FHA Proposes Streamlined Single-Family Servicing Policies; CFPB Touts Benefits of Credit Builder Loans

The Federal Housing Administration last week published proposed revisions to its Single-Family servicing policies, designed to remove “unnecessary barriers” for homeowners seeking mortgage payment relief, achieve operational consistency with industry standard best practices and reduce burdens incurred by the industry when servicing an FHA-insured mortgage portfolio.

FHA posted the proposal on its Single Family Housing Drafting Table. Acting Federal Housing Commissioner Len Wolfson said FHA will accept industry feedback on the proposed changes for 60 days.

“Our proposed policy changes will strengthen servicers’ ability to keep families experiencing financial challenges in their homes,” Wolfson said. “They reduce the unnecessary barriers that often impede the delivery of timely borrower assistance.”

The draft Single Family Housing Policy Handbook 4000.1 chapter revisions focus on:

  • Revising the standard servicing loss mitigation home retention waterfall to ensure borrowers are assessed for the solution that is most likely to best help them avoid foreclosure;
  • Eliminating unnecessary and time-consuming borrower documentation requirements for Trial Payment Plans, bringing FHA requirements into alignment with industry best practices and allowing servicers to grant assistance more quickly; and
  • Modifying other servicing and operational policies, including the allowable fee structures, that provide more consistency between FHA policies and those used by the private market and the Government Sponsored Enterprises.

“The proposal we posted today is part of FHA’s work to update its end-to-end servicing policies to promote efficiency while managing risk to FHA’s Mutual Mortgage Insurance Fund,” said FHA Deputy Assistant Secretary for Single Family Housing Joe Gormley. “These revisions, if implemented, will address key challenges our business stakeholders, industry groups, and borrowers have communicated to us over the last several years.”

Also this week, the Consumer Financial Protection Bureau released a report indicating that a credit builder loan could increase the likelihood of establishing a credit record for consumers without one, and could help improve the credit scores of those with no current outstanding debt. The Bureau issued “Targeting Credit Builder Loans: Insights from a Credit Builder Loan Evaluation” and an accompanying practitioner’s guide to broaden insight for community-based organizations and financial institutions working toward expanding financial inclusion.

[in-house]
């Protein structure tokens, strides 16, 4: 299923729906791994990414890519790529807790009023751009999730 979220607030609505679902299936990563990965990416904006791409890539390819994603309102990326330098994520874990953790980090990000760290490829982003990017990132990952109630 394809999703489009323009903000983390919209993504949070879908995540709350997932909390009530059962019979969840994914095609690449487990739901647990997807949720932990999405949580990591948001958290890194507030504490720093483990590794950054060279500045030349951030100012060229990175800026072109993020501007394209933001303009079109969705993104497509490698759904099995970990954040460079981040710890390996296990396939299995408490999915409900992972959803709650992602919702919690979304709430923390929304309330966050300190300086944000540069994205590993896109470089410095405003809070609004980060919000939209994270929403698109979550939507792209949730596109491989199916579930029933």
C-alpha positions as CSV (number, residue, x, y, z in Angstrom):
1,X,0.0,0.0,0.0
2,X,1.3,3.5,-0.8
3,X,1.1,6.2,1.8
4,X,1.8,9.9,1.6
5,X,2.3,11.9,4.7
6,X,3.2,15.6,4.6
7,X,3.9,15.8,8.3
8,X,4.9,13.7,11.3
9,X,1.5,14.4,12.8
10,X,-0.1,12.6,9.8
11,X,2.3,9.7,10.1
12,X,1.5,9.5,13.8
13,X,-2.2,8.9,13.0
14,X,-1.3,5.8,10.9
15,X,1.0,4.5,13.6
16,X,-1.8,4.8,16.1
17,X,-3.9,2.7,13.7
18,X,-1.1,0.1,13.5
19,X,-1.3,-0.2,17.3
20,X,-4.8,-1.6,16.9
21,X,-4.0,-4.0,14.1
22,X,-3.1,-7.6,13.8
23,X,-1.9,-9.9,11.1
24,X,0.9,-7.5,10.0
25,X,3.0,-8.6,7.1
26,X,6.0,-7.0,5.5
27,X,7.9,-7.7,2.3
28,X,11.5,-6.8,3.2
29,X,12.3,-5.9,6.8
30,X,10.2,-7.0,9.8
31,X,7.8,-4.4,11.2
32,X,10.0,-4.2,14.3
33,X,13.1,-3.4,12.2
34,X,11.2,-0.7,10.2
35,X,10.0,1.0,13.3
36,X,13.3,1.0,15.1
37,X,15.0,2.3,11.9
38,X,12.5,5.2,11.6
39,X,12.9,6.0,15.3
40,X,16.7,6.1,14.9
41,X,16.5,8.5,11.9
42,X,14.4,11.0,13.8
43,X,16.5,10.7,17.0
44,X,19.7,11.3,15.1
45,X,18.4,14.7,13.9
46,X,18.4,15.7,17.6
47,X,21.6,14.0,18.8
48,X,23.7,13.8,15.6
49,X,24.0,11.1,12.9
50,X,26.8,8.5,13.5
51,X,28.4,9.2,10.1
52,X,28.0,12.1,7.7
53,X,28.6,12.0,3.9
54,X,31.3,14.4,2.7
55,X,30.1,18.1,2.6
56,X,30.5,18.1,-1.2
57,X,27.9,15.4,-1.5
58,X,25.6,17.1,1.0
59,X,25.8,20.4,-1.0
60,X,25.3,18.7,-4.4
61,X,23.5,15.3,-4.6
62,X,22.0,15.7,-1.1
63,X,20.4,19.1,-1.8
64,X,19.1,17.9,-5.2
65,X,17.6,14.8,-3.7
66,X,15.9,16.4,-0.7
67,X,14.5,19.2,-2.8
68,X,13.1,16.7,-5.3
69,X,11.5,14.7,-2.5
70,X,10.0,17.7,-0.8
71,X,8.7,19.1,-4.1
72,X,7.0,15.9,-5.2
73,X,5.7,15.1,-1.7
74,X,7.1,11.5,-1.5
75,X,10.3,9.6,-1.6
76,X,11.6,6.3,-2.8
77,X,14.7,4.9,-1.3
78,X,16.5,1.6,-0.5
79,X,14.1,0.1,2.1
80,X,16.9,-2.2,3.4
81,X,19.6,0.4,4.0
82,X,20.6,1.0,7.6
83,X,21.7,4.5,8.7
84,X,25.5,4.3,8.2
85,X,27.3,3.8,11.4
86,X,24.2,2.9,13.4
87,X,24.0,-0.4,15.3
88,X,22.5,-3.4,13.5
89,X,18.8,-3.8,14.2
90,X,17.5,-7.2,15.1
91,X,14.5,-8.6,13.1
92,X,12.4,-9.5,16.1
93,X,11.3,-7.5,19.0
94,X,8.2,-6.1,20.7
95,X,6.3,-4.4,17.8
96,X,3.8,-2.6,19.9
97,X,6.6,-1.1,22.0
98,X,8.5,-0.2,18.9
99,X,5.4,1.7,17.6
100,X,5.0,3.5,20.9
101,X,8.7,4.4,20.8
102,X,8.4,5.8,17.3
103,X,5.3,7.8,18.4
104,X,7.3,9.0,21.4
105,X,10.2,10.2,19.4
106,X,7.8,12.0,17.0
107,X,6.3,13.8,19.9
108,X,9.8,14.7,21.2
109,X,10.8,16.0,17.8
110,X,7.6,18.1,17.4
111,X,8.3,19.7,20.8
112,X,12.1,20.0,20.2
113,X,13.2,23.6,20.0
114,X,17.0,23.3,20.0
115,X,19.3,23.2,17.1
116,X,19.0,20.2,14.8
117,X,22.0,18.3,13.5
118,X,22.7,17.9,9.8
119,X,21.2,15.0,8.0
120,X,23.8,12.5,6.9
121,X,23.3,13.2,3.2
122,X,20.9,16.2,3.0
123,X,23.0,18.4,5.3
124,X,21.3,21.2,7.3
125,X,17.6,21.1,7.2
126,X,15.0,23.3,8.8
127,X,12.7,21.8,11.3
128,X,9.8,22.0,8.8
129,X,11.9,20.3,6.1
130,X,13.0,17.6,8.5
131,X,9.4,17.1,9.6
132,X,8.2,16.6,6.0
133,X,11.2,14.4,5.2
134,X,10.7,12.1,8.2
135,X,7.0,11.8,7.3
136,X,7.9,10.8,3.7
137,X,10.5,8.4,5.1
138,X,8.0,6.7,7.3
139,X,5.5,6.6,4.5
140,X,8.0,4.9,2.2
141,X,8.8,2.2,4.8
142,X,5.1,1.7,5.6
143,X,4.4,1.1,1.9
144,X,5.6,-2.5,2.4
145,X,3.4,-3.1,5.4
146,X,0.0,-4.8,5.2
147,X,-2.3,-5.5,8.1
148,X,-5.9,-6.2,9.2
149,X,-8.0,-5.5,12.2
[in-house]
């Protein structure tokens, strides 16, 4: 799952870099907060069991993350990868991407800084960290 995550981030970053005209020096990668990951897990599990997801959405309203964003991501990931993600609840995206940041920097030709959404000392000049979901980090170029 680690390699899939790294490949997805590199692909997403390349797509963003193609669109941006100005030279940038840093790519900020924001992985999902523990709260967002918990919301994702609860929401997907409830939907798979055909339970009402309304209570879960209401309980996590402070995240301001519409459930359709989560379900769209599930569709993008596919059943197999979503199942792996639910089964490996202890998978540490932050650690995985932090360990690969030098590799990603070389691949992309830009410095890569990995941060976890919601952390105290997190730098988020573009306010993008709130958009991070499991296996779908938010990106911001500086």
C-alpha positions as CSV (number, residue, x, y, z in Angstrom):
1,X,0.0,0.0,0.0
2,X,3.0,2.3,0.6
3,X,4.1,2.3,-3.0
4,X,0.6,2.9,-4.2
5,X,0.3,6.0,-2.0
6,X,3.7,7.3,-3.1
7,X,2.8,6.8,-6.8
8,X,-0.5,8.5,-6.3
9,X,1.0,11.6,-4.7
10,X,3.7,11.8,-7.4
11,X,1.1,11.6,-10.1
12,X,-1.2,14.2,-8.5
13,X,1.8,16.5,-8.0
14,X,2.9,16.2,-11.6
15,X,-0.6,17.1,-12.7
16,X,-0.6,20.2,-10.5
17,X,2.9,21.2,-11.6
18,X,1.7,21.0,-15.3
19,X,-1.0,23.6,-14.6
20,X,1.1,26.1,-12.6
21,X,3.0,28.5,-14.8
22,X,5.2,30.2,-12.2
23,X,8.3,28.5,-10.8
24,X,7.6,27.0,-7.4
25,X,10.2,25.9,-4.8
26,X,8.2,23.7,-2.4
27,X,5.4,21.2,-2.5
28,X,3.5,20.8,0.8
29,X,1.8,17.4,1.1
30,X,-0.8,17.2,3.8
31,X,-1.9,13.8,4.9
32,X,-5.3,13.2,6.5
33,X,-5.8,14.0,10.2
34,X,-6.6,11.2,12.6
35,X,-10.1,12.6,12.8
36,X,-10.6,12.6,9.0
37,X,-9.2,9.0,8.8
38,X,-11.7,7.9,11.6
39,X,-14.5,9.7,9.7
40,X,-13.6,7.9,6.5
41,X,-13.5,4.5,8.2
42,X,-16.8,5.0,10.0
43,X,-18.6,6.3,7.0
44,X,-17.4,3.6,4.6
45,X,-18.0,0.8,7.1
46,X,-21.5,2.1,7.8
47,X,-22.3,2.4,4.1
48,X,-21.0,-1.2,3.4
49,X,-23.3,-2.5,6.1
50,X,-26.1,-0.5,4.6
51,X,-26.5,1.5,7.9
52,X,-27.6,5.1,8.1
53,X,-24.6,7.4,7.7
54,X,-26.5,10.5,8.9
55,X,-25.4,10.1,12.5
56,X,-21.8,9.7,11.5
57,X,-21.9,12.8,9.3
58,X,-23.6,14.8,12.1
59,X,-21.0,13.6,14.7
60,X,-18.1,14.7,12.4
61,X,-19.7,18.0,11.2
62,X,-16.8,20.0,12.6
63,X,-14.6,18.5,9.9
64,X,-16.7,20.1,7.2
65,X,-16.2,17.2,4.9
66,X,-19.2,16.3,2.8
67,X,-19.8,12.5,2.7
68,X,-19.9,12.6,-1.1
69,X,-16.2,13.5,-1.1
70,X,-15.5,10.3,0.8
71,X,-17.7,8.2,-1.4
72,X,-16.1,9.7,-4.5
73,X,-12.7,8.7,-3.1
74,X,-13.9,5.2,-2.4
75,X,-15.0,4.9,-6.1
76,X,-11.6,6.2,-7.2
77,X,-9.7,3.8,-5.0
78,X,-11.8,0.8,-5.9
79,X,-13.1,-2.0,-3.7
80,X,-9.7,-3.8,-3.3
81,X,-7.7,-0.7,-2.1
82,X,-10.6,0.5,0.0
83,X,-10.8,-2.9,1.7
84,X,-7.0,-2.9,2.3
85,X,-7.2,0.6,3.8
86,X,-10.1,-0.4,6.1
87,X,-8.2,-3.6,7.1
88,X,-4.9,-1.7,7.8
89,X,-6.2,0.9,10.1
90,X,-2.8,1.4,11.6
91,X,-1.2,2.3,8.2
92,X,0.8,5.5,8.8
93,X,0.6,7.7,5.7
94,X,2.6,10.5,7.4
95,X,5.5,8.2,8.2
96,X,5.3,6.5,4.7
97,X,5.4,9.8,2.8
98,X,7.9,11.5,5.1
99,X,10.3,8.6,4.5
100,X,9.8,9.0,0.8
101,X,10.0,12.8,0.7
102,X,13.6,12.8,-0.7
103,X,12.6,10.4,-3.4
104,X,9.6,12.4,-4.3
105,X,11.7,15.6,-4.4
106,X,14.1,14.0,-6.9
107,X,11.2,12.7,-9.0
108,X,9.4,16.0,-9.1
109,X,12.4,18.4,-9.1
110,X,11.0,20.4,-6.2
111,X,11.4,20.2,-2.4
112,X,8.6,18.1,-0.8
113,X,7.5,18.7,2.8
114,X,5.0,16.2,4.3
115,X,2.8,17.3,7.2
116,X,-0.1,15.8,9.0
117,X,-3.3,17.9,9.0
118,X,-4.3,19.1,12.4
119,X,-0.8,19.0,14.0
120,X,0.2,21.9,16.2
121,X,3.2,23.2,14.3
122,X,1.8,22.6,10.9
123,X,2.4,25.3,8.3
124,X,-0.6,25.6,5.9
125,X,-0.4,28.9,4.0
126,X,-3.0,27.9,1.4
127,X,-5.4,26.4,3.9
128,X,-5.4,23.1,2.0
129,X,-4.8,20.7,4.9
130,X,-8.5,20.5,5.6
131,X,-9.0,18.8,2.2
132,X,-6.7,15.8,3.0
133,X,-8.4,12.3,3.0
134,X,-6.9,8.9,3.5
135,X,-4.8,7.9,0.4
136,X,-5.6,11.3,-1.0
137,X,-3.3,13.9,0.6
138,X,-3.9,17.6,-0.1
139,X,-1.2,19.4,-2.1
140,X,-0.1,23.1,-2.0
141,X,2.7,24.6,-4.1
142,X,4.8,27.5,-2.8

The report examines 1,531 credit union members who were offered a financial institution’s credit builder loan. Key findings:

  • For participants without an existing loan, opening a CBL increased their likelihood of having a credit score by 24%. Almost all participants with existing debt already had a credit score, so the CBL had minimal effect on their likelihood of having score.
  • Participants without existing debt saw their credit scores increase by 60 points more than participants with existing debt.
  • The CBL was associated with an average increase in participants’ savings balances of $253.

Bureau research found 26 million U.S. adults, one in 10, lack a credit record and are “credit invisible.” Another 19 million Americans have a credit record but no score because their history is too thin or out-of-date. “Without a credit score consumers may face challenges to accessing credit or qualifying for lower-interest rate loans and credit products,” the report said.

The credit builder loan study can be found at https://files.consumerfinance.gov/f/documents/cfpb_targeting-credit-builder-loans_report_2020-07.pdf. The practitioner’s report can be found at https://files.consumerfinance.gov/f/documents/cfpb_targeting-credit-builder-loans_practitioner_guide_2020-07.pdf.